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Dental Market Review ‘Looking Backwards, Looking Forward’

Dental Market Review 'Looking Backwards, Looking Forward' - Lily Head Dental Practice Sales

Dental Market Review ‘Looking Backwards, Looking Forward’

The acid test of the value of any dental practice is the response you get from buyers when it is presented the market. An initial valuation is usually the start point of our business relationship with a vendor, but in essence a valuation is an educated assessment. A valuation is not a guarantee of the market value.

To get to a realistic valuation one of the data streams we mine are the prices we achieve at the point of completion. In this article we want to share with those dentists interested in buying, selling and financing a dental practice what those numbers were for the second half of 2023. What the drivers are behind those values and what we believe the trends in the market are as we get into 2024.

In 2023 the market quickly adjusted to the increased cost of borrowing which started in the second half of 2022. As we know, the upward trajectory continued until August 2023 when the interest rates stood at 5.25%.

Between February 2009 and June 2022 entrepreneurs have been borrowing money at interest rates of less than 1% plus bank margin. Now buyers have adjusted to the new normal of the Bank of England interest rates being 5.25%. Anyone in business in the early 80’s operated with the interest rates at 15.13%. All markets find a way to adjust to current circumstances and dentistry often leads the way.

The market did readjust in 2023.

There was initially less buyer demand. That is not to be confused with ‘no buyer demand’. Corporates either stopped buying or reduced their growth targets. Investor buyers paused in order to see where the market would land before getting back in. Lenders became more rigorous in considering lending applications.

In the second half of 2023 we saw the corporate dental groups return to the market, but with a new strategy. They have smaller growth targets than before but they are also much more interested in practices which have growth opportunities. The corporates are much keener to grow their EBITDA (earnings, before interest, taxes, depreciation and amortization) through organic growth and not just through acquisition. This is because with each increase in interest rates their cash flow becomes squeezed.

In 2023 we saw an increase in the volume of Orthodontic practices coming to the market. Those owners who had secured a 10 year (7+3 PDS) orthodontic contract in 2017 were starting to plan their exit before their contract started to decline in value. Those Principals with shorter contracts are taking action because the NHS continues to kick the can down the road about tendering and renewing these contracts and Principals are not prepared to wait for them to make a decision. Principals are not motivated to stay on when only being offered 1–3-year renewal agreements.
The key considerations for all buyers now are:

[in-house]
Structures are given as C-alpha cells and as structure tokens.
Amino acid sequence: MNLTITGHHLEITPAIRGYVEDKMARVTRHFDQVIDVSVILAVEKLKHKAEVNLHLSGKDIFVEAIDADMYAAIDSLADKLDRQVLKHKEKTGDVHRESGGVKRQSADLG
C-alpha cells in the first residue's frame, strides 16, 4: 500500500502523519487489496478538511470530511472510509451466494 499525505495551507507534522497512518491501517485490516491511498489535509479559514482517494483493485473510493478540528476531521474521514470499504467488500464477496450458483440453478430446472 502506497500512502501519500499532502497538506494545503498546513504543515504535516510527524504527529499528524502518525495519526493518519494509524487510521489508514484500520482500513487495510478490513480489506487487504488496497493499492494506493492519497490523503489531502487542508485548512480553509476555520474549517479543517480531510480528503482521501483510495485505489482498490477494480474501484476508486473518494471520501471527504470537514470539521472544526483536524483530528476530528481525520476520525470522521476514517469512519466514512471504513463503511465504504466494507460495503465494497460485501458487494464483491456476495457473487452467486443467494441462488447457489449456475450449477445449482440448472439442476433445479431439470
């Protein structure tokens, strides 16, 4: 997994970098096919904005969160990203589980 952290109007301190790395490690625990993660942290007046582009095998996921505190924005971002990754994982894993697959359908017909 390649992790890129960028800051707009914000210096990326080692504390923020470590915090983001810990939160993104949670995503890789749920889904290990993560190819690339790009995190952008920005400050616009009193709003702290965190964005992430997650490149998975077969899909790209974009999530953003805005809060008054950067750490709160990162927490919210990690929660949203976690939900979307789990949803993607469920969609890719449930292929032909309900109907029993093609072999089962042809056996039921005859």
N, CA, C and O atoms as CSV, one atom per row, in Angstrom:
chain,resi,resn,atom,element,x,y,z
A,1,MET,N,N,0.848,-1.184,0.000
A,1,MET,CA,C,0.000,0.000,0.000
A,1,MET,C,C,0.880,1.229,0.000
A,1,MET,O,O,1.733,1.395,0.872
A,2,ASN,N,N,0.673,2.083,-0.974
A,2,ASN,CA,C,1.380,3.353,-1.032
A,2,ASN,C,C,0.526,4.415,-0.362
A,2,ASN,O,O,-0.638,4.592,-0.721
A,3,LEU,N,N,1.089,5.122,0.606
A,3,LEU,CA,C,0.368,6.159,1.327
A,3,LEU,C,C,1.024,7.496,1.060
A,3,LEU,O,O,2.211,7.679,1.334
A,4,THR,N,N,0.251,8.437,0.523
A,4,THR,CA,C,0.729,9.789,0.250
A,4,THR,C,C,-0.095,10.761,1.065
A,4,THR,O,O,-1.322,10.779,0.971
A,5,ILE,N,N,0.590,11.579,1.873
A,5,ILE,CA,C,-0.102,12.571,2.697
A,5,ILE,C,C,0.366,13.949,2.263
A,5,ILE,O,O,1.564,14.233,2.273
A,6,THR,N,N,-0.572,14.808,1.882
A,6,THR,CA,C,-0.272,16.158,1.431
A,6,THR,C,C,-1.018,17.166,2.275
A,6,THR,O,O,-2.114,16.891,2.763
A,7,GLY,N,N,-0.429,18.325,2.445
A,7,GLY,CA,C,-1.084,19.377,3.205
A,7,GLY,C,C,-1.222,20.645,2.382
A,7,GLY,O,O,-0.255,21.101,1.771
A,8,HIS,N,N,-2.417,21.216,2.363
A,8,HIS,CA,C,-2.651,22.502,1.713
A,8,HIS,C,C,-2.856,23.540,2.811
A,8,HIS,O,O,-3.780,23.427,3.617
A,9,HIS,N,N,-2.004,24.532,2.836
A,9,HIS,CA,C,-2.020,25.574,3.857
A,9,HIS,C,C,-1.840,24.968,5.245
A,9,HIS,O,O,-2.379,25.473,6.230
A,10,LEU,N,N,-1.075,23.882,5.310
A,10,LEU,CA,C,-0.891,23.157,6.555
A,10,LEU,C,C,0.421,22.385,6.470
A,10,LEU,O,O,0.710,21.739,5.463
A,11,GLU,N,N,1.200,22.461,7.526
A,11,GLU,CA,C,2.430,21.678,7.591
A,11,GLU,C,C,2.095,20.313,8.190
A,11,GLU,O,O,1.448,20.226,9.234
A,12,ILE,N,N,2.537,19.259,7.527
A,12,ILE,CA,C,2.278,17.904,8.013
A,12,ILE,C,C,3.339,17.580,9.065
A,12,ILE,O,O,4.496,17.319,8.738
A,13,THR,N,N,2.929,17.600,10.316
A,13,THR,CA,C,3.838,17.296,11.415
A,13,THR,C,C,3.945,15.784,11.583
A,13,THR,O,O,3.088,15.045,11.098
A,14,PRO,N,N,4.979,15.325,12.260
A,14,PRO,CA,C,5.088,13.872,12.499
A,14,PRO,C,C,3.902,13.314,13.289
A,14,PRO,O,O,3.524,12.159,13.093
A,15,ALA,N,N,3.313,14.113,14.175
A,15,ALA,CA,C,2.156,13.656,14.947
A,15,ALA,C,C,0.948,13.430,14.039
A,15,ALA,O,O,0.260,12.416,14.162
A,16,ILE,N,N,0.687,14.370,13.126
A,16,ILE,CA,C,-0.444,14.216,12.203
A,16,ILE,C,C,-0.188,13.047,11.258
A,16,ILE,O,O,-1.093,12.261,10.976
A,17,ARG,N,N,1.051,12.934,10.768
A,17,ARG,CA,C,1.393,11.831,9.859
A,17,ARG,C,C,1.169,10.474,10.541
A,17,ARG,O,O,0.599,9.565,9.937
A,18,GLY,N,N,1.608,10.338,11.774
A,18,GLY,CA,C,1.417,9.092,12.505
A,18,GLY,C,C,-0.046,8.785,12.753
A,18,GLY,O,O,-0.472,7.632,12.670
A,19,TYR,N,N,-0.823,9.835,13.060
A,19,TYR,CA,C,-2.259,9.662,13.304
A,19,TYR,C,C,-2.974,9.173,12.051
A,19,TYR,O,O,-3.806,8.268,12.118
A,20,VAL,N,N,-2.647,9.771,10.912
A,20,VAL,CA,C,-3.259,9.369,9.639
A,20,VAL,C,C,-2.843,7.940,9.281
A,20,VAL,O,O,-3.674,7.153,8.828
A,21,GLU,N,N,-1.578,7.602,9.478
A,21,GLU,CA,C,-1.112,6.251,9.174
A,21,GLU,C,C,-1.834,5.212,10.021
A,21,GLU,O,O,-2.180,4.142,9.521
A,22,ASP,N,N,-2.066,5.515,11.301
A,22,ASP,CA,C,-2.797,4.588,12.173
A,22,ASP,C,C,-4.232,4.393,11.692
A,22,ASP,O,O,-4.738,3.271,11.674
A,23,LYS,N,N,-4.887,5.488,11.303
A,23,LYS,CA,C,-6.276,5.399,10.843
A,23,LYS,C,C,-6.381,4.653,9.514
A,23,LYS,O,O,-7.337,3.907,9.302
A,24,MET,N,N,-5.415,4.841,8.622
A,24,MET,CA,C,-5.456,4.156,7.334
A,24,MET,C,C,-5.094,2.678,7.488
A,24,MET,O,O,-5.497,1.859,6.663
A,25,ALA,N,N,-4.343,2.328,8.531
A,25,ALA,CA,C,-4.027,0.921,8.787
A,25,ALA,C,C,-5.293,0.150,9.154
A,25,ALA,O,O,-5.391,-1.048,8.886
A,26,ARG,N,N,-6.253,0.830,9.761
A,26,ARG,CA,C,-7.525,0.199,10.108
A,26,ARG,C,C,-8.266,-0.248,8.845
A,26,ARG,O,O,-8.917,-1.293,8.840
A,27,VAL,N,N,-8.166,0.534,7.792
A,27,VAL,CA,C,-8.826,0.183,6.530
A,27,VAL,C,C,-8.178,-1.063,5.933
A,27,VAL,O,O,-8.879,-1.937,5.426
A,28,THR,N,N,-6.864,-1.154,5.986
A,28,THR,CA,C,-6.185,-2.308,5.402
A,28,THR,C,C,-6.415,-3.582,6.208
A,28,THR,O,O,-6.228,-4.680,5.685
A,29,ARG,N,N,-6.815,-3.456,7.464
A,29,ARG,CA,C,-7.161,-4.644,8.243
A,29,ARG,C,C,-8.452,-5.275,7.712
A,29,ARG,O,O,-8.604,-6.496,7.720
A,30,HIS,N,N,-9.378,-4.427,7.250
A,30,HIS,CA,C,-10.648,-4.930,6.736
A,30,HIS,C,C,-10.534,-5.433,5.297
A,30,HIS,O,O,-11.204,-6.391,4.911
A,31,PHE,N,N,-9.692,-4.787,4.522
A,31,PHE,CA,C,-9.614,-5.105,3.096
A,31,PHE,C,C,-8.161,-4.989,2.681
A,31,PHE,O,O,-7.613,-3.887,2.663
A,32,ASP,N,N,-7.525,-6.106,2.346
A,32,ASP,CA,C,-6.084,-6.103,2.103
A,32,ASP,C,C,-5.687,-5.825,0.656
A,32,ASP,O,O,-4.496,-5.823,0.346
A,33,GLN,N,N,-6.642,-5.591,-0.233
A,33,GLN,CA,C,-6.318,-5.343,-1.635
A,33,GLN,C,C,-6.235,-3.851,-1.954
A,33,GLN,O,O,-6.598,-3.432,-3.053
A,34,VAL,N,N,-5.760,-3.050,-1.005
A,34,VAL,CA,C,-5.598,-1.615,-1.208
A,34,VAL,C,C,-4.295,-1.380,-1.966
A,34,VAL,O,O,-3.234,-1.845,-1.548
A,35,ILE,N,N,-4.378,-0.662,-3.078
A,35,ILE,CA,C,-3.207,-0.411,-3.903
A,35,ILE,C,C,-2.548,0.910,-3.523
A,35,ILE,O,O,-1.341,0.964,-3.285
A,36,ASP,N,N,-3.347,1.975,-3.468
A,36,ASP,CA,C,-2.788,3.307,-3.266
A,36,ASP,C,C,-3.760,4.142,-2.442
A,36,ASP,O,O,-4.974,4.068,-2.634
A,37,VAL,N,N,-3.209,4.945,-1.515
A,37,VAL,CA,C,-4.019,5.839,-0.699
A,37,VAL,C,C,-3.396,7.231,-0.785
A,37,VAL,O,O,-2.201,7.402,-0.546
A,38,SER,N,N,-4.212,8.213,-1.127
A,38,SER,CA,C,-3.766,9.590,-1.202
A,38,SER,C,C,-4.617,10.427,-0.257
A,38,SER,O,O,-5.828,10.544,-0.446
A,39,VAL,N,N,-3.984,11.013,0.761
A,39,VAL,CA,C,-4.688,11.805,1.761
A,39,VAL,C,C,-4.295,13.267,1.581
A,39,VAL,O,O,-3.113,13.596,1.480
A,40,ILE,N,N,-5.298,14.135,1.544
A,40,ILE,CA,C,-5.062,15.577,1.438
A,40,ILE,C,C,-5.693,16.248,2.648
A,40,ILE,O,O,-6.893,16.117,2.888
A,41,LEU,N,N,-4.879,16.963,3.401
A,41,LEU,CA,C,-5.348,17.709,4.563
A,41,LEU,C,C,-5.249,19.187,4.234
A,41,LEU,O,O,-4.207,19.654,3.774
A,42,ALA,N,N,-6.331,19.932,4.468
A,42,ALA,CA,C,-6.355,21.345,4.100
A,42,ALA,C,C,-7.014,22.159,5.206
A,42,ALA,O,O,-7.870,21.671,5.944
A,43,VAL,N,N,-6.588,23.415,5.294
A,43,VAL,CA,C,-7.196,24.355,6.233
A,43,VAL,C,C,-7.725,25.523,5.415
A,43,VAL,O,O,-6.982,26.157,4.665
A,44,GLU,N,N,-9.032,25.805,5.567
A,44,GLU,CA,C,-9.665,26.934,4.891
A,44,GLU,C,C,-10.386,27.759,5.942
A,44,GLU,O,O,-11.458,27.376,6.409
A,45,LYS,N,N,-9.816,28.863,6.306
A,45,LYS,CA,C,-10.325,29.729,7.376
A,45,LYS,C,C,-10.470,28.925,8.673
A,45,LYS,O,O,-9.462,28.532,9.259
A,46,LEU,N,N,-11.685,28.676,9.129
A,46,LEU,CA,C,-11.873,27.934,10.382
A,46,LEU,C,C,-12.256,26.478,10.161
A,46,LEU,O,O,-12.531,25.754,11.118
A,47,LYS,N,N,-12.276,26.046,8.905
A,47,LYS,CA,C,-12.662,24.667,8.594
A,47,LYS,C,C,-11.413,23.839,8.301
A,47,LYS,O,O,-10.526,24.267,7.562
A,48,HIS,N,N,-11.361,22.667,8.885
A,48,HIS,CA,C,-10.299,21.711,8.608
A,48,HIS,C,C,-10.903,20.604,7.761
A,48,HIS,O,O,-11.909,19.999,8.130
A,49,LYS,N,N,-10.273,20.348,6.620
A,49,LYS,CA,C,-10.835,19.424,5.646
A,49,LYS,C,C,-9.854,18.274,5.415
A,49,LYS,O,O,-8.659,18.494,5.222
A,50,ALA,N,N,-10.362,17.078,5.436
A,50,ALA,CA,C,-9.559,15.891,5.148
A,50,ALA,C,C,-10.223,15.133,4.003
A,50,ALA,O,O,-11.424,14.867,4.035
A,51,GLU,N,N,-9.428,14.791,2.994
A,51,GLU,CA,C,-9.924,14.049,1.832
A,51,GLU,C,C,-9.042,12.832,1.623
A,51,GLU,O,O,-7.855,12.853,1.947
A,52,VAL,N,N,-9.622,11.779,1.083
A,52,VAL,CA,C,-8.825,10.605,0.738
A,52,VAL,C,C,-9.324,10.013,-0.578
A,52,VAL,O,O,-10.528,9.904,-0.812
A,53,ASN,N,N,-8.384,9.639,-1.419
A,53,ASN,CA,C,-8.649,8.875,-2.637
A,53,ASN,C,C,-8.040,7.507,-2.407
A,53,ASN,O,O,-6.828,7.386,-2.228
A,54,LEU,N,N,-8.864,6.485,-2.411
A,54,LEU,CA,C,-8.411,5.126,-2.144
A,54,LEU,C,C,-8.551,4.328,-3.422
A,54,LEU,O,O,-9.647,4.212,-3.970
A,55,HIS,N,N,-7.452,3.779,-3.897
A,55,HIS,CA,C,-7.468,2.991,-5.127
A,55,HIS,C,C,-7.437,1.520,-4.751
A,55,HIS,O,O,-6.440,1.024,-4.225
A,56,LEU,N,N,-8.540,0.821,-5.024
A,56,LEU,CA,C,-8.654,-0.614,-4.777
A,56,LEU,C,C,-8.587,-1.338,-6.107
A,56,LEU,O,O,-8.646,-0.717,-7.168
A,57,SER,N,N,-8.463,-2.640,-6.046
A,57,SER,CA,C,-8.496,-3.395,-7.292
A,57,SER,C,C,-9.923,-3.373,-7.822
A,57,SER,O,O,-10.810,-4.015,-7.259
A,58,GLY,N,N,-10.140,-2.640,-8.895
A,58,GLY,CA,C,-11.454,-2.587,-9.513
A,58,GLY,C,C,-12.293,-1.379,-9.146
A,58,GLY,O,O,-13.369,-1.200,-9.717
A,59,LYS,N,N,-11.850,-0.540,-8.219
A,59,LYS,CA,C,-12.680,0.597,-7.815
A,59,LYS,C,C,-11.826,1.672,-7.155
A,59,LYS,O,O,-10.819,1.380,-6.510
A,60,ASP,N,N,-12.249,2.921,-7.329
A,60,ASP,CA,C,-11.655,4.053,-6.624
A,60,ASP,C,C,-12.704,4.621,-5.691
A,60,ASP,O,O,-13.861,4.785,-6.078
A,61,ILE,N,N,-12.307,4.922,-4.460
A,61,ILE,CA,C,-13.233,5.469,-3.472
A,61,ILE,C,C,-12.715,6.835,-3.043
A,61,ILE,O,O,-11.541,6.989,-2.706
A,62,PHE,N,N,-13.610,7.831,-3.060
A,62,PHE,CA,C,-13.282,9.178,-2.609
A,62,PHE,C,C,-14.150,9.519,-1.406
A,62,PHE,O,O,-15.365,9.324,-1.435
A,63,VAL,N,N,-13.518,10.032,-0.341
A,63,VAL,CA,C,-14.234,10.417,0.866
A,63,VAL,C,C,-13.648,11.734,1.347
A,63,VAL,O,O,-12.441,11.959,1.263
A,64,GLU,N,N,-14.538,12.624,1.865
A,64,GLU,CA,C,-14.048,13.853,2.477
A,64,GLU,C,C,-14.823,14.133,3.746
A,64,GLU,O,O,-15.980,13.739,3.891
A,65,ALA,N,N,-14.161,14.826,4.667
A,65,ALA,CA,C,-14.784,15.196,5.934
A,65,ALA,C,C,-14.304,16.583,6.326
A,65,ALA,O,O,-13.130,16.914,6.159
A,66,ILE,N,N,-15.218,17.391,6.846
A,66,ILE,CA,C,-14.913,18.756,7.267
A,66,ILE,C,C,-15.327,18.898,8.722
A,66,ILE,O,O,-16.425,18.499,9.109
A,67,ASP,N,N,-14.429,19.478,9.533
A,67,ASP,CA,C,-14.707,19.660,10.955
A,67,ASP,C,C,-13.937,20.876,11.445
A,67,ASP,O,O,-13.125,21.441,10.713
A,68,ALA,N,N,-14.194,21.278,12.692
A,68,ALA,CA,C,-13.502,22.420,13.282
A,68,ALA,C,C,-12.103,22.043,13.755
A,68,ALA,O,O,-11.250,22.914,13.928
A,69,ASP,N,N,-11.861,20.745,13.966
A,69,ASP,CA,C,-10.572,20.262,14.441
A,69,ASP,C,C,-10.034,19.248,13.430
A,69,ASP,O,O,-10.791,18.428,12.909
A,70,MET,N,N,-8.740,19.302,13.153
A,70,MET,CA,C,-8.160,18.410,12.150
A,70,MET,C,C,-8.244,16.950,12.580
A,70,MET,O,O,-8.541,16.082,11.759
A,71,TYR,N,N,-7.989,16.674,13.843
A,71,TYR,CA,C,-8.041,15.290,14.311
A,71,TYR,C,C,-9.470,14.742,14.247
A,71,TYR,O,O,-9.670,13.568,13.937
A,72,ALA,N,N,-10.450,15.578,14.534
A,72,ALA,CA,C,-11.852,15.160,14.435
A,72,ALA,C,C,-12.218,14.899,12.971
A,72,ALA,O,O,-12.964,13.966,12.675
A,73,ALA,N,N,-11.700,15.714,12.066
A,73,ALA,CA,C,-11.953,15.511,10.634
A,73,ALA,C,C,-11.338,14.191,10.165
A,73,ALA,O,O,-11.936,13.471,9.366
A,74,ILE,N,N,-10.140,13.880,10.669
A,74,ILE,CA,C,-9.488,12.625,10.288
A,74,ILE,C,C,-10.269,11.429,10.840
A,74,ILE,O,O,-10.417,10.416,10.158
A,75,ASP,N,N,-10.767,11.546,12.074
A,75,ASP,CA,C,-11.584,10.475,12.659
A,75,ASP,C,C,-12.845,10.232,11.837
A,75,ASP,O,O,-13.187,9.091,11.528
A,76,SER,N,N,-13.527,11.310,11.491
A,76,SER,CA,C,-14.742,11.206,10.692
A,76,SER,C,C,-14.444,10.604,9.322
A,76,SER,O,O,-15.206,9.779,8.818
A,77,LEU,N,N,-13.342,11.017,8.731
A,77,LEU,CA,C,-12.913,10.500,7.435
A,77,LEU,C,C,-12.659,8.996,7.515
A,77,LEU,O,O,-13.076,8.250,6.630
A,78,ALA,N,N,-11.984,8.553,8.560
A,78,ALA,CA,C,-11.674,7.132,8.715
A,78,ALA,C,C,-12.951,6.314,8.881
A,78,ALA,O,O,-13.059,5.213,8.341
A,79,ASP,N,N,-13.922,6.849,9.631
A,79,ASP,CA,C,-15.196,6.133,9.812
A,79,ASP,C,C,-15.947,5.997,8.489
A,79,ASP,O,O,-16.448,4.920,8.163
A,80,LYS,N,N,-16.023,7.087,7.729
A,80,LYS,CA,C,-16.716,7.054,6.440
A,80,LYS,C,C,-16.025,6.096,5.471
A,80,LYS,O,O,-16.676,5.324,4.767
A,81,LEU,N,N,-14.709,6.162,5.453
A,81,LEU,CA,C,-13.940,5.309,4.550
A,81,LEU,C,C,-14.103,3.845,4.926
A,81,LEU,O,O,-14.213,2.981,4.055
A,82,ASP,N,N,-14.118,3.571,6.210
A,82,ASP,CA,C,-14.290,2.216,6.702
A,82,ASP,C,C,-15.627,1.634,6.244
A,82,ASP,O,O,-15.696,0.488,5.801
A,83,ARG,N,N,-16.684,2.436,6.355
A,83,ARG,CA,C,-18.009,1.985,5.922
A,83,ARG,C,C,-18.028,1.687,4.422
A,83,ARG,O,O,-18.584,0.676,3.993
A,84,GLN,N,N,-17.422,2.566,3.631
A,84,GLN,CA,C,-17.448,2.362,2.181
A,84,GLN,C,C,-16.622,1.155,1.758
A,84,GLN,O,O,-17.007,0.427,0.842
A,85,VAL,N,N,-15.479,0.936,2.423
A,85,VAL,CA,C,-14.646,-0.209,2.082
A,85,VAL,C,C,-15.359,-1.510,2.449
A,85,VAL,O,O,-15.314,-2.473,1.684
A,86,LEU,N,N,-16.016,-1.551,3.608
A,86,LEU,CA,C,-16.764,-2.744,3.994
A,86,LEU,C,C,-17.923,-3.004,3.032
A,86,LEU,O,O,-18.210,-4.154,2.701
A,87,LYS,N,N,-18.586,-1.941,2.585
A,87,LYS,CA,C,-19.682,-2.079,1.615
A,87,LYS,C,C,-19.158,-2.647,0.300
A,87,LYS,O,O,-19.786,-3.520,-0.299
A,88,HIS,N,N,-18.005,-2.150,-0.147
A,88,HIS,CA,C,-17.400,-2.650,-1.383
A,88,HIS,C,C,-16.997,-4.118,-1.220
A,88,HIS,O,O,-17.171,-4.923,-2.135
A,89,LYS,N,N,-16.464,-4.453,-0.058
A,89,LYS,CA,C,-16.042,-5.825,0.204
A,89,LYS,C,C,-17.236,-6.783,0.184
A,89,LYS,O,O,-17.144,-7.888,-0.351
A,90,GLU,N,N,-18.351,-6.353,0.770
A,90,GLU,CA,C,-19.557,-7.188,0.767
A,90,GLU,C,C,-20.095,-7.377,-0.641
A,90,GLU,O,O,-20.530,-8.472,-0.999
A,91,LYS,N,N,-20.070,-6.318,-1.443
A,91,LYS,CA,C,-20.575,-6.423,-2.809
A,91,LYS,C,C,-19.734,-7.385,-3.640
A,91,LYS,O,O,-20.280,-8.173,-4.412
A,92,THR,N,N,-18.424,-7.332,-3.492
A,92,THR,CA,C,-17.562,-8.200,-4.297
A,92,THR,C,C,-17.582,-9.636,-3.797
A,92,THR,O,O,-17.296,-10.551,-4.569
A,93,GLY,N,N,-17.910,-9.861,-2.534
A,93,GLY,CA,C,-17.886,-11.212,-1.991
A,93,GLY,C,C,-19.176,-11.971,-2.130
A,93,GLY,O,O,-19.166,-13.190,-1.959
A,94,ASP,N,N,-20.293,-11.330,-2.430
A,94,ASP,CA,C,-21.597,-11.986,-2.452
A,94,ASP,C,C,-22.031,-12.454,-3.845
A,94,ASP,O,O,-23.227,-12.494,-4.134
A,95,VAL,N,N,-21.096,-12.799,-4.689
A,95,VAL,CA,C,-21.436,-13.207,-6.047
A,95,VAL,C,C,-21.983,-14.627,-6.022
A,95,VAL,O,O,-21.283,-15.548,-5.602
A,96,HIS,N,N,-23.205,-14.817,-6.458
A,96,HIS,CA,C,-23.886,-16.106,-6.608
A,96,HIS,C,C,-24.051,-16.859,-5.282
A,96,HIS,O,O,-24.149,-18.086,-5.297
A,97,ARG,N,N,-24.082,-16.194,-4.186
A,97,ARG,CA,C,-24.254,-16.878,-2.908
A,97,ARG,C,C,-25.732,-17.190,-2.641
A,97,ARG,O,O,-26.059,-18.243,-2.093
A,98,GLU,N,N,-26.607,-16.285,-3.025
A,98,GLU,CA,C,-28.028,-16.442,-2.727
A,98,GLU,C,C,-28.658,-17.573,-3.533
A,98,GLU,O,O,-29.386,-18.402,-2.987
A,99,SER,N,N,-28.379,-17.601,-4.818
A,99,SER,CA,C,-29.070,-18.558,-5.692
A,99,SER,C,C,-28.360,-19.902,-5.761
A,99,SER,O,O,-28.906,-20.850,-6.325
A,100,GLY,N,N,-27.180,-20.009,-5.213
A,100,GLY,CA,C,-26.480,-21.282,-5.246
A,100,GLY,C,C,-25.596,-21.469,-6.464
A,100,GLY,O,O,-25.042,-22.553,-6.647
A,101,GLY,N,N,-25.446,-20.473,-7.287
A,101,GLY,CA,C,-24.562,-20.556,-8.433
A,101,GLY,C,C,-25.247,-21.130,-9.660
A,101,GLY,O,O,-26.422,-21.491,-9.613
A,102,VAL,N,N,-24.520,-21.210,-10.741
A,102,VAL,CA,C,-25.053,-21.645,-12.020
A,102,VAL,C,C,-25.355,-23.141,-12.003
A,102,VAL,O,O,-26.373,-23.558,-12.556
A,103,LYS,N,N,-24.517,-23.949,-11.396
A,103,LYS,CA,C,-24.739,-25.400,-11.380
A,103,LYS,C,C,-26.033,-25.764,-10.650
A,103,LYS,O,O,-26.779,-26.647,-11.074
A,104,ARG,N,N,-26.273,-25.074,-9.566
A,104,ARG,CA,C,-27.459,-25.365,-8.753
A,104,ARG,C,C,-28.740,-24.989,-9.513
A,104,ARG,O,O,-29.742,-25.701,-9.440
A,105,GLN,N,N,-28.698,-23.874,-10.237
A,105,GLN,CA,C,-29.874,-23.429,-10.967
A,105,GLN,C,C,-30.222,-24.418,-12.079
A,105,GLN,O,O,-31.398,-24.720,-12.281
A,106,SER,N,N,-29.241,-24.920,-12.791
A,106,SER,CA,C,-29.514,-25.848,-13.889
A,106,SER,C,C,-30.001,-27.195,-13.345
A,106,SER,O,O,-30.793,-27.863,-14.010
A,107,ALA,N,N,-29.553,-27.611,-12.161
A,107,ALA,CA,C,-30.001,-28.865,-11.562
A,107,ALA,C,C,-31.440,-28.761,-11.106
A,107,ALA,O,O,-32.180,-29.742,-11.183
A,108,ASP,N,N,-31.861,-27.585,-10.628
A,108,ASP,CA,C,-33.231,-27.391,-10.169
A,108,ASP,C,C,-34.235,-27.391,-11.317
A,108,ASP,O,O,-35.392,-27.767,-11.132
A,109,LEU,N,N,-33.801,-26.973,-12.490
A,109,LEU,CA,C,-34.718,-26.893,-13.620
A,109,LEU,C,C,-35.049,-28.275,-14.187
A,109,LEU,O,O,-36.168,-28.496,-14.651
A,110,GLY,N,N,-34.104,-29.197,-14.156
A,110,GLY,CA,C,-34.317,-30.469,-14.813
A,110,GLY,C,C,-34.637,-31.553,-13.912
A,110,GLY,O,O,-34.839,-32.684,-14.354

• Has the practice revenue been maintained since covid?
• The relative merits of the existing practice team and the opportunities to recruit staff in the area.
• What the UDA rate is and how has the practice performed against its NHS contract?
• Over reliance on one clinician or one off treatments such as short term orthodontics.
• How sustainable is the profit margin?

Increasingly the focus of buyers has become practices which:

• Have scope to grow their revenue.
• Have room for 1 or 2 more surgeries which can generate around £200,000 each in additional revenue.
• Can grow their range of services.

Buy – Invest – Grow is the mantra of many buyers when considering their opportunities.

We should also consider current buyer behavior. Buyers are forensically analysing all aspects of a practice before commitment to the purchase. This is to satisfy themselves and their lenders that the practice has a sustainable bottom line and that there are organic growth opportunities.

Organic growth opportunities are seen as opportunities to offset higher interest rates and the squeeze on earnings that represents.

This chart shows the average multiple of EBITDA on completed practices over the last three years.
Multiples of EBITDA at the end of 2023 for Associate lead practices was 7.24 (range 5.7-10.44).
Multiples of EBITDA at the end of 2023 for Owner led practices was 3.49 (range 2.0-5.69).

The take aways are:

1. The value of owner operator practices sold to other dentists remains stable.
2. During the Summer 2022 there was a post covid peak in values achieved.
3. 15% reduction in the multiple of EBITDA paid by Corporate and mini groups in the last half of 2023.
4. The trend for corporate and mini-group purchases over the last 3 years shows a drop of 9%. 6% of the fall is an adjustment to the ‘bull market’ of 2022.
5. Private practices and NHS/ mixed in the right location with growth potential are attracting the most interest and the highest prices.
6. Well run NHS practices are still attractive, but no longer attract a premium.

I am can report that confidence is restored in the market as entrepreneurial dentists have adapted to the ‘new normal’ of higher interest rates. Throughout 2024 buyers and their lenders will apply a forensic approach when reviewing each opportunity that they consider. Practices which have unfulfilled growth opportunities will attract a premium where they might not have in the past.

There is less competition between the corporates. We are already seeing this is creating more opportunities for new buyers and investors.

Author: Abi Greenhough, MD of Lily Head Dental Practice Sales

If you would like to talk about anything to do with buying, selling or financing a dental practice anywhere in the UK then Contact Us today.

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